Welcome to a new series here on Joy the Baker called Cliff Notes, authored by, my favorite baker and my favorite Cliff – MY DAD! Dad is the inspiration behind the classics here on the blog. You know him and love him for his Chocolate Chip Cookies, and Buttermilk Pancakes and he’s also author of, casually, the best Sweet Potato Pie on the planet. Let’s here how this famous pie came to be from the man, the myth, the legend himself – Clifford Wilson. xo Joy
Greetings all! It’s me, Dad. I’ve had the pleasure of meeting many of you wonderful people, and it’s been a blast sharing my passion for baking with you. Since eating is essential, it’s a heck of a lot more fun eating foods that inspire the taste buds and light of your life. In my case, however, I’m not too picky. I can savor a Big Mac as enjoyably as a medium rare rib-eye with Béarnaise sauce and roasted asparagus. Oh, and don’t forget the baked potato, loaded, all while imbibing a Merlot. But I digress
When Joy took my Sweet Potato Pie recipe and ran with it, I was delighted! It was a recipe I had worked on for many years until, at last, it turned out to be what it is today! The spark of the idea came from Mrs. Miller, one of the cooks at my junior high school when I was thirteen years old—and it wasn’t even pie related! So how does that work? Keep in mind, at that age, I didn’t have the slightest interest in cooking. The only time I went in the kitchen was to bug my mother about when dinner would be ready. “Set the table, boy, and quit pestering me!” was Mother’s predictable response. But Mrs. Miller made the best cinnamon rolls I ever ate—piping hot, fresh out of the oven for our nutrition break after second period. Oh, my goodness, they melted in my mouth! That cinnamony, buttery flavor was off the hook! But there was another seasoning—a warm, inviting flavor—that I couldn’t put my finger on, but wow! One day after nutrition, I knocked on the backdoor of the hash house (the hash house was a mini kitchen next to the school cafeteria where the nutrition period pastries were made and served). Mrs. Miller, a middle-aged woman wearing a white uniform opened the door and looked at me like, What does this knucklehead want? I said, “Could you tell me the secret spice in your cinnamon rolls that makes them so good?” Her expression softened, and she smiled, as if thinking, This kid gets it! He tasted it! She let me in and introduced me to some of the other cooks, and then pointed to the counter. There sat a tin of that secret spice. Coriander. (Coriander is the seed of Cilantro. While cilantro is an herb used in soups, salads and guacamole, as well as a garnish, coriander, when ground, becomes a soothing spice with nutty undertones and citrus/orange notes. It’s utterly awesome!) Thanks Mrs. Miller!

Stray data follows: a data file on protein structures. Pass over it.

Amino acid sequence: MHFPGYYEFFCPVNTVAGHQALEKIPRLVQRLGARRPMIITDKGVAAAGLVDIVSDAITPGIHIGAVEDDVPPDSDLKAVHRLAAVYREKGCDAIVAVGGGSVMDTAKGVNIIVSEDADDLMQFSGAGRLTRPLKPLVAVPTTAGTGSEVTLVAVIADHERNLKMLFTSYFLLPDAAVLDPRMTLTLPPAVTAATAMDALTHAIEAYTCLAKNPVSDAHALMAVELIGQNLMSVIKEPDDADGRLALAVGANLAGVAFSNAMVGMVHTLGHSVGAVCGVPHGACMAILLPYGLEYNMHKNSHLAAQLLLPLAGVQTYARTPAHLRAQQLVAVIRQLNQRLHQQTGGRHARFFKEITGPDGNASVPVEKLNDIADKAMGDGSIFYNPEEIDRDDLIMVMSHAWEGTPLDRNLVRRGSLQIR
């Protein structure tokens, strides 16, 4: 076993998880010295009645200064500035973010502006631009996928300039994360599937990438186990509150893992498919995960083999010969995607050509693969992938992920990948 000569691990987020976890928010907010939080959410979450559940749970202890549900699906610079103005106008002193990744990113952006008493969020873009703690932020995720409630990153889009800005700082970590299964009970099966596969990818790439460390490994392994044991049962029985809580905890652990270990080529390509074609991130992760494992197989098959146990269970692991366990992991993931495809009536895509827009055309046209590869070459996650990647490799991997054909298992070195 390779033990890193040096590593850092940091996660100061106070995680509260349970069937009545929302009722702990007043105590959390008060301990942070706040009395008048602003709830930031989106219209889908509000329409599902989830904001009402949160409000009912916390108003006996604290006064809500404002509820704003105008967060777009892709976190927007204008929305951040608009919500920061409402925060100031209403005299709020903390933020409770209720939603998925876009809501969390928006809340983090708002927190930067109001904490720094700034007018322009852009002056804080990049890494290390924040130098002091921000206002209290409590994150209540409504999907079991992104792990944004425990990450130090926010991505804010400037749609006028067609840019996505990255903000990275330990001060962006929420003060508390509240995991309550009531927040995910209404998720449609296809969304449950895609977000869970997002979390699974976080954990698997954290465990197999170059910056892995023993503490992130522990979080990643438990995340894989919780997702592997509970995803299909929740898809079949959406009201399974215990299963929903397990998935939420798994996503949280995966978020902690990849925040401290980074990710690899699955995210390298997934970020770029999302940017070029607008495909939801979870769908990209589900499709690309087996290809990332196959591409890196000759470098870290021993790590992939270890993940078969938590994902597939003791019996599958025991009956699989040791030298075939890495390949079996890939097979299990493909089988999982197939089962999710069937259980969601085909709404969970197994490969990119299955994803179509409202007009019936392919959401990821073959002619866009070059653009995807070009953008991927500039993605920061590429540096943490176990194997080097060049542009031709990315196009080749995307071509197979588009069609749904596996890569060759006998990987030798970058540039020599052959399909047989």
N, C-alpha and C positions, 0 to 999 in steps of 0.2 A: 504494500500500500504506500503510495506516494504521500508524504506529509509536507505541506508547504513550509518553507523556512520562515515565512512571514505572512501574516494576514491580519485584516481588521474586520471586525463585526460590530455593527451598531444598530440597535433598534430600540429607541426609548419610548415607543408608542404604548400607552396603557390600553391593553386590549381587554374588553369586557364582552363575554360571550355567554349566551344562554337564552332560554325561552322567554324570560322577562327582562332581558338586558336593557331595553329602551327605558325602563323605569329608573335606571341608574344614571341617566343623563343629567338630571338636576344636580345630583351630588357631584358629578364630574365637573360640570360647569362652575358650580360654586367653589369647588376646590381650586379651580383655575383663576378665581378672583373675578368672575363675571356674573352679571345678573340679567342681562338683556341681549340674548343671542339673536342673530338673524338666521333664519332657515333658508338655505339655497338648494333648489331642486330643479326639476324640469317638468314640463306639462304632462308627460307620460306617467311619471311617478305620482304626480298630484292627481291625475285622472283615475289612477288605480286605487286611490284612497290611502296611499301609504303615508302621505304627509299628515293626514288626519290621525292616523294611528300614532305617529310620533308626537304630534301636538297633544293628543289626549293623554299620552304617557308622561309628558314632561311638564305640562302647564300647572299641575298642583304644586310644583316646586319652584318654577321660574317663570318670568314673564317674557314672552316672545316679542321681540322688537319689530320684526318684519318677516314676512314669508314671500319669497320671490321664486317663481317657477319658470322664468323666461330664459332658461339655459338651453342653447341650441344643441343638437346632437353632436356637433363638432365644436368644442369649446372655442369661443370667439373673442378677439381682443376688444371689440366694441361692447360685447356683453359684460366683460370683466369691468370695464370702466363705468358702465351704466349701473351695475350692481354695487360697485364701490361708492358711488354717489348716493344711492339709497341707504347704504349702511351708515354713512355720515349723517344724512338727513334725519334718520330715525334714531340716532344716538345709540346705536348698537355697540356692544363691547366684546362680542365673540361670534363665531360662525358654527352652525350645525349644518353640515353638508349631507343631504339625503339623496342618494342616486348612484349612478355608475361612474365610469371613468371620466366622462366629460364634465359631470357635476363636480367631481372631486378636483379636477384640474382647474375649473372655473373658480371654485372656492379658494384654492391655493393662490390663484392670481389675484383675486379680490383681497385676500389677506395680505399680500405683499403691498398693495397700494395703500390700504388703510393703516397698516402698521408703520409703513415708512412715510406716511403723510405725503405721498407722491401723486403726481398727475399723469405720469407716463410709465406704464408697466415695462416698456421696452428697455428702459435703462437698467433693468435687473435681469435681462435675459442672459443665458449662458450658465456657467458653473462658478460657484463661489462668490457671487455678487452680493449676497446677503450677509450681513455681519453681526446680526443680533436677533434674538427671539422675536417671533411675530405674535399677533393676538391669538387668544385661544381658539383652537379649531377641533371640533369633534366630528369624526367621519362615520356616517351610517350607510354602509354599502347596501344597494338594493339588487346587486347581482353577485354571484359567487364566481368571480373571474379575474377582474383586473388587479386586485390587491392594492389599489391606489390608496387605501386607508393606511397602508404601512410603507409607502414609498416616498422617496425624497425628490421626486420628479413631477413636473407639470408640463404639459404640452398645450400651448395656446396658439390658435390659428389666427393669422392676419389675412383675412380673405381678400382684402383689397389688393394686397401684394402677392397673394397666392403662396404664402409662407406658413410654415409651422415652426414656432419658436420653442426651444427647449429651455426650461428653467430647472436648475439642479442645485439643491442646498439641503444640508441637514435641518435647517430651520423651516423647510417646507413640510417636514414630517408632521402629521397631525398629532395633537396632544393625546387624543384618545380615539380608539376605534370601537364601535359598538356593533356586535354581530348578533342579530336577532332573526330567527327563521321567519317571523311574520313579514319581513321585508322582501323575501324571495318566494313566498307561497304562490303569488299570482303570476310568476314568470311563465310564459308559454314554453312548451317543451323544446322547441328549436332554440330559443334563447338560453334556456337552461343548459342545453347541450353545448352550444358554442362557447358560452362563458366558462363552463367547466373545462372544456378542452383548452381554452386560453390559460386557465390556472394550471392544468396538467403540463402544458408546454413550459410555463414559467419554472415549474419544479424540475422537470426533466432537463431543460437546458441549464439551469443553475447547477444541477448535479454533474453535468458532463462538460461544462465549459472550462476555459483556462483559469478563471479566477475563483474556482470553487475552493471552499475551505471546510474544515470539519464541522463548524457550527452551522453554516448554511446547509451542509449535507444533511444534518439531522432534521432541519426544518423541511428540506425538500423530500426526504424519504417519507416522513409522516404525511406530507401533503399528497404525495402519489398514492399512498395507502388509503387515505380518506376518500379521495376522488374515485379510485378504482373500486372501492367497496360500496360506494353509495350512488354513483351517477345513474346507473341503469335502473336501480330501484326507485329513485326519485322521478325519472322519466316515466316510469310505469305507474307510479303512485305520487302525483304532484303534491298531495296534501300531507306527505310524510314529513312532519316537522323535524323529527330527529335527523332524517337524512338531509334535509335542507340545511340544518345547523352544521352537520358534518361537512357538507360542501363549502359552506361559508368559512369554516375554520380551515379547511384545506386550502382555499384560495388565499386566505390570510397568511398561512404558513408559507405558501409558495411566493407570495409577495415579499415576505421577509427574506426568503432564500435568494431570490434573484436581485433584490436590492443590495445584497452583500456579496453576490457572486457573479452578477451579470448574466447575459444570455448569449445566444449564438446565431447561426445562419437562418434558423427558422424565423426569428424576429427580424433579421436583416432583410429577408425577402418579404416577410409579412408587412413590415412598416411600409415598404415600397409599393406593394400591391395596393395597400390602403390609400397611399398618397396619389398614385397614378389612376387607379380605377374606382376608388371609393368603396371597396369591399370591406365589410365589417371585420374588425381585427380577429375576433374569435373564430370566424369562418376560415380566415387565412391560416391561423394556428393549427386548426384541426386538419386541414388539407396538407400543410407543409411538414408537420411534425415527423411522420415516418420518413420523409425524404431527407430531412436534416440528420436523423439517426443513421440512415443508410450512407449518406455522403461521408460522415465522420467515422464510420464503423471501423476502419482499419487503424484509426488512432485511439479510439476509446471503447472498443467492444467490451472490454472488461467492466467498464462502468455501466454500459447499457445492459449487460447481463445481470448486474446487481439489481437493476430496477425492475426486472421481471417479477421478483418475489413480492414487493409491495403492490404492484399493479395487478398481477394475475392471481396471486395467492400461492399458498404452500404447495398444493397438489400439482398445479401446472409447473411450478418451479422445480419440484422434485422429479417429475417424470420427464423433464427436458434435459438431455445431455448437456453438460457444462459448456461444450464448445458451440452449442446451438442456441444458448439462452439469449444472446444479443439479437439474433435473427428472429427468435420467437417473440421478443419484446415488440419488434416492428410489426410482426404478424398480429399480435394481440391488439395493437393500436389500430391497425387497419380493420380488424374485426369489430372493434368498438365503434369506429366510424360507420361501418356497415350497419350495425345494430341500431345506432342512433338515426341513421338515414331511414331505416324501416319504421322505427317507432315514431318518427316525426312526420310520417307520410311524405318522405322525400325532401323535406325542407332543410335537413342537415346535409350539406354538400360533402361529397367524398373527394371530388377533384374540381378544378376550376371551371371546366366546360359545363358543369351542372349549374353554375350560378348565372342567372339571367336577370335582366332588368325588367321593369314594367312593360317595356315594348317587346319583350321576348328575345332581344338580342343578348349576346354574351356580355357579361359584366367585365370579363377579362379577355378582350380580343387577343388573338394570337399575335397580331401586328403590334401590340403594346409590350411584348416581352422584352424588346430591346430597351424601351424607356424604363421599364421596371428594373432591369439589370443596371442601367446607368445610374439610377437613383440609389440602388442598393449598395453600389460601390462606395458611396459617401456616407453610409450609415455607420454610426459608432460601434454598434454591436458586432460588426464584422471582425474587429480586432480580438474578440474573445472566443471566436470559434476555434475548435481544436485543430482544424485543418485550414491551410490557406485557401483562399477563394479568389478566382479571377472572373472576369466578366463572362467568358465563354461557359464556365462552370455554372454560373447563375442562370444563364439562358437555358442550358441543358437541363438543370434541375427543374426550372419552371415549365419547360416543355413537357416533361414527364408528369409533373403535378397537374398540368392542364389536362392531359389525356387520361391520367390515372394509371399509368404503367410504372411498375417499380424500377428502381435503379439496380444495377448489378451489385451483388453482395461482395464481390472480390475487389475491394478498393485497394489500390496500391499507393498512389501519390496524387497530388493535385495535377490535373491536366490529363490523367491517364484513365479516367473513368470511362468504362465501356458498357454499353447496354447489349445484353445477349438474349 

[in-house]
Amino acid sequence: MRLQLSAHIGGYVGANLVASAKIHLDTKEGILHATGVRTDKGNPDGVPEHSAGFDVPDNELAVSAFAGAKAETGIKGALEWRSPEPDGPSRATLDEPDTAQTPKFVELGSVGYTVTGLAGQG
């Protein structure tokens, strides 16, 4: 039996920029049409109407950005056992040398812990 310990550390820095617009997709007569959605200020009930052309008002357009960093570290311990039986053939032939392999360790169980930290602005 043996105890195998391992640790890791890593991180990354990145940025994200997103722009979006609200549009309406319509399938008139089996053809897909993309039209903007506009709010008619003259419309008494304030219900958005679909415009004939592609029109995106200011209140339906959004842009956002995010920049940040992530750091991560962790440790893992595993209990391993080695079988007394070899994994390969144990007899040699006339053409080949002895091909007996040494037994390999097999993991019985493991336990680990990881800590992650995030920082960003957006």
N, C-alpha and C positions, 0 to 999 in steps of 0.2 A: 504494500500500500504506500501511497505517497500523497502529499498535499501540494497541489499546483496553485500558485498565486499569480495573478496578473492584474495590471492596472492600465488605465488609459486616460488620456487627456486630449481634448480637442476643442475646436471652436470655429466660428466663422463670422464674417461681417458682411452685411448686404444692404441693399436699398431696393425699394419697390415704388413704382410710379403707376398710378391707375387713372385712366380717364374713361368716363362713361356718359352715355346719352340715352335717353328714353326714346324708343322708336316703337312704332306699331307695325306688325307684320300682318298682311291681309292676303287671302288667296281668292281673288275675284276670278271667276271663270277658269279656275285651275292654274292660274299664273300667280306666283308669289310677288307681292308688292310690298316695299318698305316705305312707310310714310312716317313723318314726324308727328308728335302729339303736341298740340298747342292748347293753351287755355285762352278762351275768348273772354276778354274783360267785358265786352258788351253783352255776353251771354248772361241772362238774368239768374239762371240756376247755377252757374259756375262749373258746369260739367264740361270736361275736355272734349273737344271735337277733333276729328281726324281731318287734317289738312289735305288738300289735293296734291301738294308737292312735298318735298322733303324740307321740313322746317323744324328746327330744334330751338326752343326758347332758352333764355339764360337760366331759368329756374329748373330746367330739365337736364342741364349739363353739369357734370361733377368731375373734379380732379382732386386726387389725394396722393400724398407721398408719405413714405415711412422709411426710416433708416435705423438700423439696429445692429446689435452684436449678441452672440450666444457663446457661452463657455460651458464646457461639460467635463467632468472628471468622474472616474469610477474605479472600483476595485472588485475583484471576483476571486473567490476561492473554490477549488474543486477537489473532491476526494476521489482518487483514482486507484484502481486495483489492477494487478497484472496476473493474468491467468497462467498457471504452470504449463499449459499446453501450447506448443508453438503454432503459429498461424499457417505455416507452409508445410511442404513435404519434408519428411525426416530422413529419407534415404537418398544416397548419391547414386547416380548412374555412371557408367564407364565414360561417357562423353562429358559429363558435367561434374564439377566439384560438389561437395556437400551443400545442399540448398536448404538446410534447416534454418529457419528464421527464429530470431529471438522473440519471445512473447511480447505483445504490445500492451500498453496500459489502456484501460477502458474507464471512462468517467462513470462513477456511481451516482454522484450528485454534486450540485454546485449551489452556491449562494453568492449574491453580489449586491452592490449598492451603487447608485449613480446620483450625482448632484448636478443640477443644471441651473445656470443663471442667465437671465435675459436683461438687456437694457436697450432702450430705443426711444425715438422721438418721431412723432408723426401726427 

Fast-forward twelve years. I’m a young man working at the central post office in downtown Los Angeles. Long hours and hard work. Working 10-hour days, six days a week, one’s fellow employees become like family. One of my buddies loved to bake pies; his specialty was sweet potato pie, and his goal was to make all the overtime he could for two years, save his money, and then quit the post office and open a bakery with his brother. He made tart-sized pies to give away at work so he’d have a customer base when he started his bakery. I thought they were pretty good (remember, I’m not too picky) but when I brought his sweet potato pie to my mother, she critiqued it like a bad movie. “What’d he do, mash up candied yams out of a can and put them in a store-bought pie crust?” Mother said, pushing the slice away. Ouch! “This is unacceptable!” she continued. After all, my mother was an expert on sweet potato pies, coming from Tennessee, raised dirt-poor where she and her sisters harvested their own yams. “The sugar shouldn’t drown out the flavor of the yam! And I want to taste the butter, the cream, and the eggs. The crust should be flaky and buttery, and the spices in the filling should be warm and inviting.” When Mother told me that, I instantly thought of Mrs. Miller’s secret spice for her cinnamon rolls. Coriander!
I didn’t have the heart to tell my friend that my mother disliked his pie. He eventually opened his bakery. However, sadly, it closed after four years. From that point on, I decided to develop a sweet potato pie of my own! One that my mother would have approved of. Mother never got a chance to taste my finished product, but I know she would’ve loved it! I think Mrs. Miller would’ve loved it too!
Sweet potato pie is an excellent alternative to pumpkin pie. Serve it with a dollop of whipped cream or a scoop of vanilla ice cream. Take a cold slice and zap it in the microwave for 20 seconds. It’s amazing how the texture becomes more tender and the flavors pop when the pie is slightly warm. Sweet potato pie is a tradition in the Wilson household during the holiday season. But honestly, I make it for birthday parties, barbecues, and family gatherings all year round. Enjoy!
Find the Sweet Potato Pie recipe here! And Joy has adapted the recipe to make a Gluten, Dairy and Refined Sugar Free Sweet Potato Pie that’s great!